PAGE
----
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Spiralling bunker costs a growing concern

Spiralling bunker costs a growing concern

London: Following the breach of the $700 threshold for 380 cSt bunker fuel in Shanghai last Friday, Asian bunker prices continued their upward march in the early part of this week. Bunkers hit just over $720 in Shanghai yesterday, up more than 6% on the week and representing a spread to about $119 over the last month. In Singapore, the story was similar although absolute prices were a little lower. Yesterday they hit $695 before easing back to just under $690. This also represents an increase in excess of 6% over the week and a spread of $116 over the last 28 days. In contrast, Rotterdam prices were slightly lower, hitting a peak of $666 on Tuesday, up from $622.50 a week earlier.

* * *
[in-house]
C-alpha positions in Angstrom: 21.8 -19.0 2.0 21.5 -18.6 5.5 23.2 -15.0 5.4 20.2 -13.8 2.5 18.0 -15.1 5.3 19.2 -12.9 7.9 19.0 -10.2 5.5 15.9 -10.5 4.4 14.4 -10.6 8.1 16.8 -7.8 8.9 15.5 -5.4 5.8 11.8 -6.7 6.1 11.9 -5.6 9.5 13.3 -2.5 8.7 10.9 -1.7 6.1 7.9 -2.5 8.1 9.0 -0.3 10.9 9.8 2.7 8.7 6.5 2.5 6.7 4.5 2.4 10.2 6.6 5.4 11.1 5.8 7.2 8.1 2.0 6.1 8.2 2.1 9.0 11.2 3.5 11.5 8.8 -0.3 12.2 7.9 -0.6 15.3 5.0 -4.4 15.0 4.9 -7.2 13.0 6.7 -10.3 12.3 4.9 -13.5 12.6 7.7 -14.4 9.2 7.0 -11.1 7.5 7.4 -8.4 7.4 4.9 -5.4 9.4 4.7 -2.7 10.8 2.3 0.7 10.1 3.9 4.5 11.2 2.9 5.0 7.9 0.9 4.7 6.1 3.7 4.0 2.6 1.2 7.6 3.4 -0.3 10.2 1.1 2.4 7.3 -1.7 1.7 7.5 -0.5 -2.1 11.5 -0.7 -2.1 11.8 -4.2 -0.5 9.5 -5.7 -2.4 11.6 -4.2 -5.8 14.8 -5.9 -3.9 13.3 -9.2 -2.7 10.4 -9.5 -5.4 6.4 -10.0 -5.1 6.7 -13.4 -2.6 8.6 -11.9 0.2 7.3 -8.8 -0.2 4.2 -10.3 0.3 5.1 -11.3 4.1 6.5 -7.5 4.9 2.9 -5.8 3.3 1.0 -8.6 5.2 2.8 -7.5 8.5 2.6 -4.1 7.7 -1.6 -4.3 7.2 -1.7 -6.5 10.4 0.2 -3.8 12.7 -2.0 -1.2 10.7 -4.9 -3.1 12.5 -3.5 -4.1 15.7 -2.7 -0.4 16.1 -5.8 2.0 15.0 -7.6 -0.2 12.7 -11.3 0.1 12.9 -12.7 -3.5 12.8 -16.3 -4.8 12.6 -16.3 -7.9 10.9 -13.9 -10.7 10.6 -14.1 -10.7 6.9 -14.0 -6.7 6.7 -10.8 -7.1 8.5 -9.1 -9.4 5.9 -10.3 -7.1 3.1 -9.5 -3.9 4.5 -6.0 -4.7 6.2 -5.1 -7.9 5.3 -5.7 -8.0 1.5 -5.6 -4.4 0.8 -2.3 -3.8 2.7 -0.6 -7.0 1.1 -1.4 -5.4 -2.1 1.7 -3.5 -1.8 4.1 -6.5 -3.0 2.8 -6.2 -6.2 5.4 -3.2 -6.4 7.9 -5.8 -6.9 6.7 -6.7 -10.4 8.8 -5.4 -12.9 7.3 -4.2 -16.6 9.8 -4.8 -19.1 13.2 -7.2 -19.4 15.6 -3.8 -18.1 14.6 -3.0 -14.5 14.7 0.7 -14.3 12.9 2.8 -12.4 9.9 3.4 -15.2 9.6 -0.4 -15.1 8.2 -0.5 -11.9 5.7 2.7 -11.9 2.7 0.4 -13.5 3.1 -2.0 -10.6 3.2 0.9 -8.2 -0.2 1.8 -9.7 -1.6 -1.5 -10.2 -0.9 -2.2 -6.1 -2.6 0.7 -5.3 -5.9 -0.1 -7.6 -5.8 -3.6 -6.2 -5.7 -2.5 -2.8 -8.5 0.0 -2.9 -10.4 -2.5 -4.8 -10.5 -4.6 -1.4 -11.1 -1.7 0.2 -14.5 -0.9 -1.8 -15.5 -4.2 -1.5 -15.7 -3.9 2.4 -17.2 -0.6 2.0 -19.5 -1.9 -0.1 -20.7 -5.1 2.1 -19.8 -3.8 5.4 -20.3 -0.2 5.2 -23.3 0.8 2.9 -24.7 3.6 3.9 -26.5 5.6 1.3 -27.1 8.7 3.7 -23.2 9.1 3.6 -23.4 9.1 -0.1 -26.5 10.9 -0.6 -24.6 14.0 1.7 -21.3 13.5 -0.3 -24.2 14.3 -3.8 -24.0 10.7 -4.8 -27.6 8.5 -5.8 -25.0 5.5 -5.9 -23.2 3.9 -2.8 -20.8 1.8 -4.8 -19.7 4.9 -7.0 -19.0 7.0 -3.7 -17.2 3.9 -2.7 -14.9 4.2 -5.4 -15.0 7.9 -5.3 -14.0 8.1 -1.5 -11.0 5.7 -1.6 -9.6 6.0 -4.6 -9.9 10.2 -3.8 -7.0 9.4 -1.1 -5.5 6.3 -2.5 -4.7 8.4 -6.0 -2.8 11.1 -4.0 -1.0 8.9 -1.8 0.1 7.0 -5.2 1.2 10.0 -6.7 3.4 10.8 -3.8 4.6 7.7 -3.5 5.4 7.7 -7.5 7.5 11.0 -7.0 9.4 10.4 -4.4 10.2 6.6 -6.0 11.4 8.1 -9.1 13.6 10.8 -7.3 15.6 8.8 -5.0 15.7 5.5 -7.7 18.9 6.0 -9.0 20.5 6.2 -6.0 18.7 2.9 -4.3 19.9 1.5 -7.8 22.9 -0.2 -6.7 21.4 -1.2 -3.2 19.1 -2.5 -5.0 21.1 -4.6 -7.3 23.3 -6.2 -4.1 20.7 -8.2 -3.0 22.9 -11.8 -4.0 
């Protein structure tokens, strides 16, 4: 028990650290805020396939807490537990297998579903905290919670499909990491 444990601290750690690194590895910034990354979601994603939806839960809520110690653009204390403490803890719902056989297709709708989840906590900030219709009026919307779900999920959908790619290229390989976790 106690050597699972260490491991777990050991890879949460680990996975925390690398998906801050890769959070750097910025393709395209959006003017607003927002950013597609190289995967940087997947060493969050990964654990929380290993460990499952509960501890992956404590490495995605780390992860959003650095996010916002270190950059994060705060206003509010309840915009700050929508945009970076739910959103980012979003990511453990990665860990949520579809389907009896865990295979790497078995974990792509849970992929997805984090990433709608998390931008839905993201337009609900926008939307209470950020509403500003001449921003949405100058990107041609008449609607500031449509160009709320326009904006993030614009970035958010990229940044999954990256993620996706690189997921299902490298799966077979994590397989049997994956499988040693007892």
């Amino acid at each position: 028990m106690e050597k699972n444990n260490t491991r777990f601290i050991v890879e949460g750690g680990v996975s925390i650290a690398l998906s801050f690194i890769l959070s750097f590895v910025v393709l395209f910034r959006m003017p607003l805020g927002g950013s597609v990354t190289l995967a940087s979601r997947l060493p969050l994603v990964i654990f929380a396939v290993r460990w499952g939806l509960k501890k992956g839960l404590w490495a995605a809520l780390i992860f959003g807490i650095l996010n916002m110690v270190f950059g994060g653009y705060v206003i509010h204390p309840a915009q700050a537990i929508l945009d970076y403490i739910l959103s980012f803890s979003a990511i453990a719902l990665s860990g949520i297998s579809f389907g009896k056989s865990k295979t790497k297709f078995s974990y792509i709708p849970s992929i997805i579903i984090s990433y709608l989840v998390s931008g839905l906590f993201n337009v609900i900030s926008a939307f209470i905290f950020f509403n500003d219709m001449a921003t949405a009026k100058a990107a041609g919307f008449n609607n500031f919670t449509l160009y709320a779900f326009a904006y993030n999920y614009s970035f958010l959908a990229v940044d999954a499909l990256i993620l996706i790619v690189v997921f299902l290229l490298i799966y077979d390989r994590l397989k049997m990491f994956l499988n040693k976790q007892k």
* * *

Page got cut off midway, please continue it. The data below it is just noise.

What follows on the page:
Concern over spiralling bunker prices will not have been helped by reports in the Financial Times this morning that investors are betting on West Texas Intermediate (WTI) crude oil breaking through $300 later this year. Yesterday WTI was hovering just above $140, up about a percentage point on the day. Brent crude, meanwhile, closed at $142.06, up almost 1.5% over the day and 99.13% more than it cost exactly one year ago. However, if the investors gambles prove well-founded, bunkers still have a very long way to go ... and in only in one direction.  

Faced with dramatically higher fuel bills, a growing number of shipping companies are cutting service speeds, some publicly, some less so. The world's largest container line, Maersk, is the latest to announce changes to its schedules. It is revamping its Asian services and will initiate further speed cuts following those introduced towards the end of last year. Other major lines which have announced speed reductions recently include CMA CGM and Japan's NYK.  [2/7/08]


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